When news of the Shelley opinion reached the streets, African Americans rejoiced in the victory. “The ruling by the courts gives thousands of prospective home buyers throughout the United States new courage and hope in the American form of government,” Thurgood Marshall exclaimed in an NAACP press release. “Live Anywhere,” proclaimed the Pittsburgh Courier, one of the nation’s leading black newspapers. Civil rights advocates saw the decision as a green light toward a race-blind, reform-minded agenda, where racial integration could become the practical manifestation of the abstract idea of the American creed.
The first case in American legal history to formally begin to undo the generations of legally prescribed residential segregation in the United States, Shelley v. Kraemer evidenced a tangible shift in the culture of race relations in the country, and it laid the groundwork for a legal strategy toward segregation at the federal level that both activists and courts came to employ in the decades following the Second World War.
But it also positioned housing to become one of the most contested issues in America. The struggle over residential space lay at the center of the nation’s fight for racial justice during the latter half of the 20th century. Middle-class African Americans, capitalizing on new economic opportunities during and after World War II and the legal reforms ushered in with Shelley, were the first time in large numbers escaping the overcrowding of inner-cities and tried to make their homes in previously all-white areas. These swift demographic changes remade neighborhoods into tense battlegrounds.
In some of these transitioning neighborhoods, residents responded with campaigns to “protect” their homes from black infiltration, transforming their blocks into sites of hostility and violence. In other such neighborhoods, integration became defined as the period between the first black family moving into a community and the last white family moving out. To many, this racial transition in northern cities appeared to have exposed the limits of post-war civil rights progress. Patterns of resistance and flight fostered a new sense of instability that set off still more resistance and flight. It seemed an unbreakable cycle.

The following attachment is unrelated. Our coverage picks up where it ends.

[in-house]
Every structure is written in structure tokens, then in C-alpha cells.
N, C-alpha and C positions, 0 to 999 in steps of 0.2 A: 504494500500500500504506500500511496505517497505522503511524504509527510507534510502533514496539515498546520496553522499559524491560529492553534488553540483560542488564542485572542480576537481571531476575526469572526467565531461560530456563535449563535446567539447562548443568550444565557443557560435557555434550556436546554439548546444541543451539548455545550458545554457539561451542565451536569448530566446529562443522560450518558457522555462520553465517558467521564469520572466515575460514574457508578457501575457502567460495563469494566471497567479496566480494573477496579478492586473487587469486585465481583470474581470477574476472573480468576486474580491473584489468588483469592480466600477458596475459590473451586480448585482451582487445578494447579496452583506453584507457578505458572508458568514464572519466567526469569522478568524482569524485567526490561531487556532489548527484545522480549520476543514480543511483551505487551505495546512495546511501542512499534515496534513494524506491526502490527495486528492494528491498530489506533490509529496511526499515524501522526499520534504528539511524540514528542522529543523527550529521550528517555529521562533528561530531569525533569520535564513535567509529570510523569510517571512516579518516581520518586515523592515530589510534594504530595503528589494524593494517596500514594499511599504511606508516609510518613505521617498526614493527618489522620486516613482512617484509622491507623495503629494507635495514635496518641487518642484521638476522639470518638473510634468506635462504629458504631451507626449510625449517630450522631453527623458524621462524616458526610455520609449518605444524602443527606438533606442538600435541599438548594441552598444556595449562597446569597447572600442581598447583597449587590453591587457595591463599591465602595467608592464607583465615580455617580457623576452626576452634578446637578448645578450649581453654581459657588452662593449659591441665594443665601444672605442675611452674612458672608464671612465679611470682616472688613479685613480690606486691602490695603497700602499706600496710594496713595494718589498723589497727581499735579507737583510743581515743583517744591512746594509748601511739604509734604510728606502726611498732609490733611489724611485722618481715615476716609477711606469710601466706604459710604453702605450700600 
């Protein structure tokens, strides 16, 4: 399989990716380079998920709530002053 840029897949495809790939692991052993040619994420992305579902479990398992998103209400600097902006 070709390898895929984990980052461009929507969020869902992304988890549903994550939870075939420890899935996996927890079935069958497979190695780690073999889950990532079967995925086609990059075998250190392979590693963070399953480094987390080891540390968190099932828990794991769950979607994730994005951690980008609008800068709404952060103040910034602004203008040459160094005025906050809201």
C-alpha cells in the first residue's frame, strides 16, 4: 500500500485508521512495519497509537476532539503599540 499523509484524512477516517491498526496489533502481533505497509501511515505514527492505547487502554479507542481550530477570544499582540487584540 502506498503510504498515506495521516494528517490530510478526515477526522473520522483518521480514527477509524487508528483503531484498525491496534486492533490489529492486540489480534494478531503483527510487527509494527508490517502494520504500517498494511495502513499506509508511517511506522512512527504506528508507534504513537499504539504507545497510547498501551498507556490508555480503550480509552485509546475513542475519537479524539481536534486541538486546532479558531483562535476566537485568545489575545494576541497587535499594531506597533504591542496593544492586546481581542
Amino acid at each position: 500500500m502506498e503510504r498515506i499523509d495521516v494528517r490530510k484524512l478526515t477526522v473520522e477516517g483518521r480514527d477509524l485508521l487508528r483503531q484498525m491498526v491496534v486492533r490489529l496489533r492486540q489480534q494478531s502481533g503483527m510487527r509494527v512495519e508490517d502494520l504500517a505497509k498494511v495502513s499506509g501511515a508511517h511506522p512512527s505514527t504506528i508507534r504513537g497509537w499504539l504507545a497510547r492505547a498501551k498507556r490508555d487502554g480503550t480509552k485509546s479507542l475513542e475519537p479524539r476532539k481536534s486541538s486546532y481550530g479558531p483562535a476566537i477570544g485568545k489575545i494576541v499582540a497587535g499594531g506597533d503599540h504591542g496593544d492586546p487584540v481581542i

But some communities took a different approach. Around the country, small pockets of homeowners opted not to give into the belief that racial transition necessarily brought about neighborhood decline. Instead of meeting would-be black buyers with antagonism or acquiescing to the efforts of blockbusting realtors, these residents, largely white and middle-class, decided to welcome in their new neighbors. Neighborhood leaders attempted to create and manage integration in the face of the same tensions that existed in cities across the country. Combating deeply entrenched cultural racism and formal legal and governmental policies that promoted segregated housing, these innovative homeowners came together to save their neighborhoods by creating an institutional mandate toward residential integration.
When community members came together to change the patterns of transition that they were witnessing all around them, integration was not a foregone conclusion. In these neighborhoods, individuals wrestled with questions of social capital and identity politics, of liberalism and individual choice, of urban sustainability and racial justice. Here, people that loved their neighborhood came together to examine what many believed to be diametric polarities, and instead they found the possibility of compromise.
Shelley v. Kraemer created the potential for change in the United States. These individual communities took that potential and decided to find an alternative to the pervasive racial separation in American cities, without knowing what they would create in its place.
Abigail Perkiss is an assistant professor of history at Kean University in Union, New Jersey and a fellow at the Kean Center for History, Politics, and Policy. Her first book, Making Good Neighbors: Civil Rights, Liberalism, and Integration in Post-War Philadelphia (Cornell University Press, 2014), examines this experience of interracial living in American cities.
Follow her on twitter at @abiperk and visit her website at www.abigailperkiss.com.